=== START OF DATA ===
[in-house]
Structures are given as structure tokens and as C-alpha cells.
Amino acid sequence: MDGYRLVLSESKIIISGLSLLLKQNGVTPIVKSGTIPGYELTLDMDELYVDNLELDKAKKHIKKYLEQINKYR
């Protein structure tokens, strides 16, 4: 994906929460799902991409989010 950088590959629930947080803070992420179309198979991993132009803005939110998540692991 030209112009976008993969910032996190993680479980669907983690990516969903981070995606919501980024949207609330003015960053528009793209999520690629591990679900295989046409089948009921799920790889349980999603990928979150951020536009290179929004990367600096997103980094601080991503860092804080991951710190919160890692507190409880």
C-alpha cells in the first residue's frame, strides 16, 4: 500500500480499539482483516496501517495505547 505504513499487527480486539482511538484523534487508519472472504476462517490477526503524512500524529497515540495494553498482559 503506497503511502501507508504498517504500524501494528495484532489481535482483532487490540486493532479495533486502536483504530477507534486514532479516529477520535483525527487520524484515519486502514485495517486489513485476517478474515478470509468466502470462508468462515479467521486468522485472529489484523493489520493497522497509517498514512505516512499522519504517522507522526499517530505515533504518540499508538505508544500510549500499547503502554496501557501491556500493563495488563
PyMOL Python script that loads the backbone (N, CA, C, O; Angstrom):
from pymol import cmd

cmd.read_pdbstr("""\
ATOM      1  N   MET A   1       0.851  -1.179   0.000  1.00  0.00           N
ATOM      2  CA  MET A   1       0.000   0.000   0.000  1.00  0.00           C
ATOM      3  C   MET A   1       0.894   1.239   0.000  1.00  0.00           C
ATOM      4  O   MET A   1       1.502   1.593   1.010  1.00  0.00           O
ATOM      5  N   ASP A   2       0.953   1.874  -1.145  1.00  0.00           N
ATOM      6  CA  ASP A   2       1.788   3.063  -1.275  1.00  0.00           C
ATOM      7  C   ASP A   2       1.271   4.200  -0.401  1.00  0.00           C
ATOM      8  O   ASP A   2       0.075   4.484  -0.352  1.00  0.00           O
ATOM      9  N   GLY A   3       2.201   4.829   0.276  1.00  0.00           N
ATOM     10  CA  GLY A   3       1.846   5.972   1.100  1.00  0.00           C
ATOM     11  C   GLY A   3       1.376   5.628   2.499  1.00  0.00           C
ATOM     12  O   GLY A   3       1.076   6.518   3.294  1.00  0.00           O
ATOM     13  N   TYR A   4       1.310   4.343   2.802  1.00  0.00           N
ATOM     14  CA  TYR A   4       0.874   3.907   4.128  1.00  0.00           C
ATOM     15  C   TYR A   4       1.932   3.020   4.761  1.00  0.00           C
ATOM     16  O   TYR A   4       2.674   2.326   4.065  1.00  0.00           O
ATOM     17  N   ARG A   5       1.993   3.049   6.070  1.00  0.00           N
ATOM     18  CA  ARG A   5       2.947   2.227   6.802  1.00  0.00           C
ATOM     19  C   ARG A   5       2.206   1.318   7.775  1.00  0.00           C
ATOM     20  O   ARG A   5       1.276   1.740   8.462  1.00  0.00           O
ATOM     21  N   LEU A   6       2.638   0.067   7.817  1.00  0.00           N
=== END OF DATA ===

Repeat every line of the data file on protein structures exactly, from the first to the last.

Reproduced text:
[in-house]
Structures are given as structure tokens and as C-alpha cells.
Amino acid sequence: MDGYRLVLSESKIIISGLSLLLKQNGVTPIVKSGTIPGYELTLDMDELYVDNLELDKAKKHIKKYLEQINKYR
């Protein structure tokens, strides 16, 4: 994906929460799902991409989010 950088590959629930947080803070992420179309198979991993132009803005939110998540692991 030209112009976008993969910032996190993680479980669907983690990516969903981070995606919501980024949207609330003015960053528009793209999520690629591990679900295989046409089948009921799920790889349980999603990928979150951020536009290179929004990367600096997103980094601080991503860092804080991951710190919160890692507190409880």
C-alpha cells in the first residue's frame, strides 16, 4: 500500500480499539482483516496501517495505547 505504513499487527480486539482511538484523534487508519472472504476462517490477526503524512500524529497515540495494553498482559 503506497503511502501507508504498517504500524501494528495484532489481535482483532487490540486493532479495533486502536483504530477507534486514532479516529477520535483525527487520524484515519486502514485495517486489513485476517478474515478470509468466502470462508468462515479467521486468522485472529489484523493489520493497522497509517498514512505516512499522519504517522507522526499517530505515533504518540499508538505508544500510549500499547503502554496501557501491556500493563495488563
PyMOL Python script that loads the backbone (N, CA, C, O; Angstrom):
from pymol import cmd

cmd.read_pdbstr("""\
ATOM      1  N   MET A   1       0.851  -1.179   0.000  1.00  0.00           N
ATOM      2  CA  MET A   1       0.000   0.000   0.000  1.00  0.00           C
ATOM      3  C   MET A   1       0.894   1.239   0.000  1.00  0.00           C
ATOM      4  O   MET A   1       1.502   1.593   1.010  1.00  0.00           O
ATOM      5  N   ASP A   2       0.953   1.874  -1.145  1.00  0.00           N
ATOM      6  CA  ASP A   2       1.788   3.063  -1.275  1.00  0.00           C
ATOM      7  C   ASP A   2       1.271   4.200  -0.401  1.00  0.00           C
ATOM      8  O   ASP A   2       0.075   4.484  -0.352  1.00  0.00           O
ATOM      9  N   GLY A   3       2.201   4.829   0.276  1.00  0.00           N
ATOM     10  CA  GLY A   3       1.846   5.972   1.100  1.00  0.00           C
ATOM     11  C   GLY A   3       1.376   5.628   2.499  1.00  0.00           C
ATOM     12  O   GLY A   3       1.076   6.518   3.294  1.00  0.00           O
ATOM     13  N   TYR A   4       1.310   4.343   2.802  1.00  0.00           N
ATOM     14  CA  TYR A   4       0.874   3.907   4.128  1.00  0.00           C
ATOM     15  C   TYR A   4       1.932   3.020   4.761  1.00  0.00           C
ATOM     16  O   TYR A   4       2.674   2.326   4.065  1.00  0.00           O
ATOM     17  N   ARG A   5       1.993   3.049   6.070  1.00  0.00           N
ATOM     18  CA  ARG A   5       2.947   2.227   6.802  1.00  0.00           C
ATOM     19  C   ARG A   5       2.206   1.318   7.775  1.00  0.00           C
ATOM     20  O   ARG A   5       1.276   1.740   8.462  1.00  0.00           O
ATOM     21  N   LEU A   6       2.638   0.067   7.817  1.00  0.00           N